I think there is friendship in politics. You know, you have shared experiences. But sometimes friendships and political interests collide. That's the nature of politics. But I think it's important that you— I think loyalty is important. Honoring your word is important. Being honest is important. I felt that by my showing my support for Obama, I was being loyal to the country. I think he's the best candidate.

Do you miss Bill?
Bill Clinton? Well, you know, here's another factor. We have been friends. But you know, were we close friends? I wouldn't say so. I hadn't seen him—prior to debates, I hadn't seen him for like three, four years. I mean, we're friends. Obviously, the friendship has been frayed. But it's not as if, like… See, one of the problems with the Clintons is they have this sense of entitlement, that if you work for them that you're automatically part of their family. There are larger issues, broader issues that affect the country. So I think the fact that the endorsement had such a political impact is why they're mad.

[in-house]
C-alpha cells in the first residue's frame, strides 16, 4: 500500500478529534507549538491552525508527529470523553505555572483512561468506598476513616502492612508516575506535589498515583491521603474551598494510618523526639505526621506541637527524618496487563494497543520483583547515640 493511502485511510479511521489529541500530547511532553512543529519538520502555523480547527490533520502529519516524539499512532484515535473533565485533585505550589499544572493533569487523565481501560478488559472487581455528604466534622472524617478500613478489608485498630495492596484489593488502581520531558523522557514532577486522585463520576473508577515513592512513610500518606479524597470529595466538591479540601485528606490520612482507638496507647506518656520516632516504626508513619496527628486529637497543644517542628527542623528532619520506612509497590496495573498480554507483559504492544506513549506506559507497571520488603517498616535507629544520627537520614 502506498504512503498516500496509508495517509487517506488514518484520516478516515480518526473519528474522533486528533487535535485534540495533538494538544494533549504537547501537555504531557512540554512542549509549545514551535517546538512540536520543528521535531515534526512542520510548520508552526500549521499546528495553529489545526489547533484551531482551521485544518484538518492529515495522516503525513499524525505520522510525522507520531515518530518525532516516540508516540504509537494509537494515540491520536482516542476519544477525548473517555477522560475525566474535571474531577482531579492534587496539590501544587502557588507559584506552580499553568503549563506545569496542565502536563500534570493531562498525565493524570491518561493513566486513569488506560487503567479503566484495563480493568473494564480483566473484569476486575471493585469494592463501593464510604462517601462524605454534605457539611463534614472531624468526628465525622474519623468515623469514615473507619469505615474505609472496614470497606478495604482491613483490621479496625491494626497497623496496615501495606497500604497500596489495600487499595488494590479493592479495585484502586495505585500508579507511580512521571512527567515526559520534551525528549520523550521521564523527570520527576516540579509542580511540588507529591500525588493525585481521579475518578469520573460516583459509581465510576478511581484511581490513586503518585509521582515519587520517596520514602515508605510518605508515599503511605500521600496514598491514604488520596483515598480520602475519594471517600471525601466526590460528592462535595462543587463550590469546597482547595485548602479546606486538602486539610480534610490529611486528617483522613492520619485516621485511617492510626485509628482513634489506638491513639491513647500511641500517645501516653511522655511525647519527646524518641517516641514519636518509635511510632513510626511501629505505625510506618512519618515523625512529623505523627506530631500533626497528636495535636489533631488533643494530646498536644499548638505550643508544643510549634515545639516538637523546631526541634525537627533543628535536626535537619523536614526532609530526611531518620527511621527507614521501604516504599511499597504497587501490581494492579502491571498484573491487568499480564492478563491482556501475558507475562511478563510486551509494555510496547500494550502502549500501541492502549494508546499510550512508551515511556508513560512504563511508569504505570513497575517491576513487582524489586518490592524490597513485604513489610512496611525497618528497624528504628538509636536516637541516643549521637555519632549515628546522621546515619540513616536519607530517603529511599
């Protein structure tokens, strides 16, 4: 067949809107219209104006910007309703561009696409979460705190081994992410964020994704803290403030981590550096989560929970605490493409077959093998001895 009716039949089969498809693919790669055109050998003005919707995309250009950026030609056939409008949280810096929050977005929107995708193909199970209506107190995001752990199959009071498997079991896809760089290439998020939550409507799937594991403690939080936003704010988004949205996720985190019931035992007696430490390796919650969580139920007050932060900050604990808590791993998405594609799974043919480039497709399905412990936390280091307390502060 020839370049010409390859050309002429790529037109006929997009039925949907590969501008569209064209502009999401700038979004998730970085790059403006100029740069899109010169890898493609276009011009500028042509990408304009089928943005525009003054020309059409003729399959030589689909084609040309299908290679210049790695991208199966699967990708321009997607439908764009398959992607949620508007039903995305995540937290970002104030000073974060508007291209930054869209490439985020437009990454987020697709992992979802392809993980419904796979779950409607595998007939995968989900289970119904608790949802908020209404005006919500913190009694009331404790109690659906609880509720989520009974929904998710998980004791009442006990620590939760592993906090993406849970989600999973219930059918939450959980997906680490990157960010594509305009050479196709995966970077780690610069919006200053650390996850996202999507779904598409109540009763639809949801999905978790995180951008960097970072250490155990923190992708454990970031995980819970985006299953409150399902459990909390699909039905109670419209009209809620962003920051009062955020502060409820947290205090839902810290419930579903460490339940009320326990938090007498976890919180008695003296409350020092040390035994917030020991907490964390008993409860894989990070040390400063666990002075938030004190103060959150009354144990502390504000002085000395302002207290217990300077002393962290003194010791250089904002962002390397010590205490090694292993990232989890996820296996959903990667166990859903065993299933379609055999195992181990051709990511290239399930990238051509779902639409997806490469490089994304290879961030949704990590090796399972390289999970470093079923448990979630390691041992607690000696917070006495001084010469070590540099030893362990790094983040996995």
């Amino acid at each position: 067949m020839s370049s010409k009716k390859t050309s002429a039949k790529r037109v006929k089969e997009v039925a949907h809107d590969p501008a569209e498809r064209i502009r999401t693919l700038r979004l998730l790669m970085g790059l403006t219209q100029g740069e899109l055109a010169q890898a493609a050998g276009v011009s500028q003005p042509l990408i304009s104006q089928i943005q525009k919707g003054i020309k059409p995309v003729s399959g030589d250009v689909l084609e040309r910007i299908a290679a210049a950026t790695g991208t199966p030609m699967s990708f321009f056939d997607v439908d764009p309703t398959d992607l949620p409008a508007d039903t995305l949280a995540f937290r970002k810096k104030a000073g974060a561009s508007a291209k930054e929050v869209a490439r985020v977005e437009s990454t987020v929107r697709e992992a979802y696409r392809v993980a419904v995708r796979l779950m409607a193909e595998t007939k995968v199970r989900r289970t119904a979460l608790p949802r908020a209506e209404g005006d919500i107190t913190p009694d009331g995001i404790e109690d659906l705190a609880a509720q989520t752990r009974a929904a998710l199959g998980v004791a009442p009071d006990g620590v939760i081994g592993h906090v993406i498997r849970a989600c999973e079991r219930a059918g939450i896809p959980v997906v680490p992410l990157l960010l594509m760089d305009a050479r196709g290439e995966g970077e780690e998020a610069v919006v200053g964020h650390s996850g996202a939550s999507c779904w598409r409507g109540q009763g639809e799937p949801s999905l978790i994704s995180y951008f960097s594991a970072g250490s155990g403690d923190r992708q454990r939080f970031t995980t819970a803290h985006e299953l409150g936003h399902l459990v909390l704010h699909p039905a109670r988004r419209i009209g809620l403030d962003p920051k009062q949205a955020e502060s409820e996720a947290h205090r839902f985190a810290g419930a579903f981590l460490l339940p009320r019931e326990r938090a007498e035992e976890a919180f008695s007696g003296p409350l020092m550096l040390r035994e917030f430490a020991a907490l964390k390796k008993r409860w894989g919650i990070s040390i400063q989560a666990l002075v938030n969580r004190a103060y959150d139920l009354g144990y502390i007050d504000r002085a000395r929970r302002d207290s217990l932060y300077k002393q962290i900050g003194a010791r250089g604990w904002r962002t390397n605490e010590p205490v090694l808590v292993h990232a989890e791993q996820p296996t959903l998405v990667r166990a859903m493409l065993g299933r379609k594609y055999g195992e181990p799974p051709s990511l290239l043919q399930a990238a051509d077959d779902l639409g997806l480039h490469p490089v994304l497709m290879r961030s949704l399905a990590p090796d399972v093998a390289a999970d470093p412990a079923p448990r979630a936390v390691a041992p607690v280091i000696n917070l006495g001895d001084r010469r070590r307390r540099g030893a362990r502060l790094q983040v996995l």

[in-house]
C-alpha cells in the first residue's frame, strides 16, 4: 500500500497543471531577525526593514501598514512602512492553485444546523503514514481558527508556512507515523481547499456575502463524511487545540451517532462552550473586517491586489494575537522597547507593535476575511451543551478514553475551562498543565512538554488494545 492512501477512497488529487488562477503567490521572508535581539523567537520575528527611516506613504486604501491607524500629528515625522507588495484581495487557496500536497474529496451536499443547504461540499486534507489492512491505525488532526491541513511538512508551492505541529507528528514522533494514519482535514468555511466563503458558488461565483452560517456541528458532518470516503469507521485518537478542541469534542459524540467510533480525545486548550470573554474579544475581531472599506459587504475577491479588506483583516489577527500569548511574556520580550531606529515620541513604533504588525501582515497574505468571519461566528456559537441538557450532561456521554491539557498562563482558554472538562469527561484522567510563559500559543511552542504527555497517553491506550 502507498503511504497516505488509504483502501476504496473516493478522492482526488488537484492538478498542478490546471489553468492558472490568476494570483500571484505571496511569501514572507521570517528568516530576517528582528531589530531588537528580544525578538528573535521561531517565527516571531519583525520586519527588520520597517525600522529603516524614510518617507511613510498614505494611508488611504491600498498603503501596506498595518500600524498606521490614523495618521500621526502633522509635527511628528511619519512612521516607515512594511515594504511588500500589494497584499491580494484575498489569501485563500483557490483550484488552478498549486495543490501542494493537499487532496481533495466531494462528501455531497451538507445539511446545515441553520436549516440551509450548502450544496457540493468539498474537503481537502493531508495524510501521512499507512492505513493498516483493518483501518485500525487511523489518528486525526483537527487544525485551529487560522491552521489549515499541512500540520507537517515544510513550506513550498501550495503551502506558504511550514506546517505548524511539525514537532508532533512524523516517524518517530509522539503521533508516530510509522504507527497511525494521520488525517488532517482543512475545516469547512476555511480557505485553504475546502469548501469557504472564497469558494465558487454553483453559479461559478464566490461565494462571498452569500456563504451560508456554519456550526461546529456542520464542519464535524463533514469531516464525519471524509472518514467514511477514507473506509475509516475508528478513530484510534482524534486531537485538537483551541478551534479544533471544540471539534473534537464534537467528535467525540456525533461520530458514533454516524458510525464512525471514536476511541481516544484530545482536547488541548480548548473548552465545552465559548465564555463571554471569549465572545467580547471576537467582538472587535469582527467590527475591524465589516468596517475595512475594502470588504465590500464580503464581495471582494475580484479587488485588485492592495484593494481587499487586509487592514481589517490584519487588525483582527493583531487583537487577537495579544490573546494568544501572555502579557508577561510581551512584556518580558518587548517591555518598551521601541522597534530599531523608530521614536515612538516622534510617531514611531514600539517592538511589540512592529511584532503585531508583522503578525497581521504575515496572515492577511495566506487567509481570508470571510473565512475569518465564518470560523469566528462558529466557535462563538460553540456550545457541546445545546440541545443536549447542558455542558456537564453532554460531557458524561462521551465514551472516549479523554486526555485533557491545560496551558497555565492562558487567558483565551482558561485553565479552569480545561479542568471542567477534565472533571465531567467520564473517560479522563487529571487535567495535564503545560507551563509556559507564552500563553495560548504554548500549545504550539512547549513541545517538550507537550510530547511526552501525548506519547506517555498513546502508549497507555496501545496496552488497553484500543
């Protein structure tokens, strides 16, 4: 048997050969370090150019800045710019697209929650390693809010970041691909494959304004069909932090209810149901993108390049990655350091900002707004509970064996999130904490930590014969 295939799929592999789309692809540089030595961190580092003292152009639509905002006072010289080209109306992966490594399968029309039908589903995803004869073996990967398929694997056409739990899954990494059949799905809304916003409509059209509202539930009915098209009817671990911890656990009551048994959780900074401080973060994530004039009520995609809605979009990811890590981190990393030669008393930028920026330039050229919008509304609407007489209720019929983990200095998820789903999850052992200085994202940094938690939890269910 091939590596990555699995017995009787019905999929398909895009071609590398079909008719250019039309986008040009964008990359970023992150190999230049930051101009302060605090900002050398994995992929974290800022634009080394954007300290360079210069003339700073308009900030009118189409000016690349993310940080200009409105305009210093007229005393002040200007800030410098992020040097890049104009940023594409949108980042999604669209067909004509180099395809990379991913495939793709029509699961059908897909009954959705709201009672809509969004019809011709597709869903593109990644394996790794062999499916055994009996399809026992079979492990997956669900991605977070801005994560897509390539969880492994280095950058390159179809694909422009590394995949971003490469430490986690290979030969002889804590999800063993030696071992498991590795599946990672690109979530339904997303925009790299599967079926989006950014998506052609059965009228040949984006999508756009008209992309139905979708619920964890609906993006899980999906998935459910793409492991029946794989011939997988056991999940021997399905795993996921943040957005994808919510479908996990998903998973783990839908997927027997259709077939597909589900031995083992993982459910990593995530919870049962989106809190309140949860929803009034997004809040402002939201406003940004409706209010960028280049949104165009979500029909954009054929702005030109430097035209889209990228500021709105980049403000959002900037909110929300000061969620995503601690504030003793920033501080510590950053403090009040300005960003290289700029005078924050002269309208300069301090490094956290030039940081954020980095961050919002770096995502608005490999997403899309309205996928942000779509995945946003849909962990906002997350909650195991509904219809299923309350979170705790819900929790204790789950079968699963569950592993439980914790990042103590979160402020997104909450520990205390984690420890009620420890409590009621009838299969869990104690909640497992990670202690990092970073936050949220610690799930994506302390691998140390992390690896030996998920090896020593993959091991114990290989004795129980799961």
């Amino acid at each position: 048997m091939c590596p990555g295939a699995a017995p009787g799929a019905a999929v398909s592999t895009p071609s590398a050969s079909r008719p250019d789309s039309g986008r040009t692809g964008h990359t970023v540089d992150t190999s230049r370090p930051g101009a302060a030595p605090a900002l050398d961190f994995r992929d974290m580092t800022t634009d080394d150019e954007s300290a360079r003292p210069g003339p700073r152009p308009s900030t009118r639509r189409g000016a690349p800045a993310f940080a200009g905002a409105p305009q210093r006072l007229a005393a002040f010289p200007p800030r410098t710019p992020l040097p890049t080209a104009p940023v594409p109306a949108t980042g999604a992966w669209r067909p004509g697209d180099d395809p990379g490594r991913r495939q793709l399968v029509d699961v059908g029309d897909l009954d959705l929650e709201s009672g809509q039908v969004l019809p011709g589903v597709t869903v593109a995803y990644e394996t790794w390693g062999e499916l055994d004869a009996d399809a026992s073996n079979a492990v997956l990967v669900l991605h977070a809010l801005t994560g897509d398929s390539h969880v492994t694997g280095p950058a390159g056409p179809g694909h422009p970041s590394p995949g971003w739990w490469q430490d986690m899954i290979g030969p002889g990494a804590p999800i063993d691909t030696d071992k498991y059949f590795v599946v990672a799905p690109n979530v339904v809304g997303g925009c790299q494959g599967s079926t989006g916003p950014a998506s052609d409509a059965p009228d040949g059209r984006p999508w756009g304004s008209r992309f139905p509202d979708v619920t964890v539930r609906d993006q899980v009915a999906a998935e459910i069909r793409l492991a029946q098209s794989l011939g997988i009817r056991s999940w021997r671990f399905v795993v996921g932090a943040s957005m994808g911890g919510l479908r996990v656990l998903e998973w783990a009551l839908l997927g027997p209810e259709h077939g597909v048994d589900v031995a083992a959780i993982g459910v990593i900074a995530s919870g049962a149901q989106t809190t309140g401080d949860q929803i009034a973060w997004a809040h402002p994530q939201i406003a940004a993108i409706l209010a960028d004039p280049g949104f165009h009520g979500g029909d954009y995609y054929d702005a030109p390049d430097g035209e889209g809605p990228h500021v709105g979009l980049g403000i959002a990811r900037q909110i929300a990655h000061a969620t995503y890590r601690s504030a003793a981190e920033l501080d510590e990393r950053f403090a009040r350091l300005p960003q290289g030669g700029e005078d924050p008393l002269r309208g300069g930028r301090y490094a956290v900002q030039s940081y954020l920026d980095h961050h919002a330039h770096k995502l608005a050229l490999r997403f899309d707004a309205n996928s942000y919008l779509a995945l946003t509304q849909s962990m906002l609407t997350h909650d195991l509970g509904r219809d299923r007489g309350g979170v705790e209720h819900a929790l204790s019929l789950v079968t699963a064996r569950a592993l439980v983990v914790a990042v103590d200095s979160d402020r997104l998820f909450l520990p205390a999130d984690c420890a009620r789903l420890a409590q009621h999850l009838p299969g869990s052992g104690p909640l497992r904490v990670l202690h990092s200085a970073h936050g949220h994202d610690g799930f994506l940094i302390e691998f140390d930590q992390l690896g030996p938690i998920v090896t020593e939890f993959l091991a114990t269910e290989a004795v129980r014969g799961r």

When you look back, how do you rate Clinton's presidency?
As a very strong, good presidency. And I was very proud to be part of it.

I was trying to find if there was ever a time where you really hit Obama. And really the only thing was what you said about his position on Iraq—that it was "inadequate."

Has your opinion changed?
On policy? [thinks] You know, I, uh, we disagree very little.

But right now, his position on Iraq is consistent with yours?
Well, no. I still believe that we need to set a timetable for withdrawal.

Total withdrawal?
Total withdrawal. Of all forces. All American troops. And he still, I think, is of the view that over fifteen months you leave some behind. So there's mild disagreement over that.

Tell me about your first meeting with Obama. Do you remember what your impression was?
Let me see. The first time I met him… [thinks] The first time I met him was at the Democratic convention in 2004. I was backstage, and he came up with his wife. Uh, he was very gracious, and I remember I noticed—and I thought at the moment—This guy's the new phenom. I found him to be—he struck me as being very, uh, very gracious and very polite, almost too nice to be a politician. He introduced me to his wife.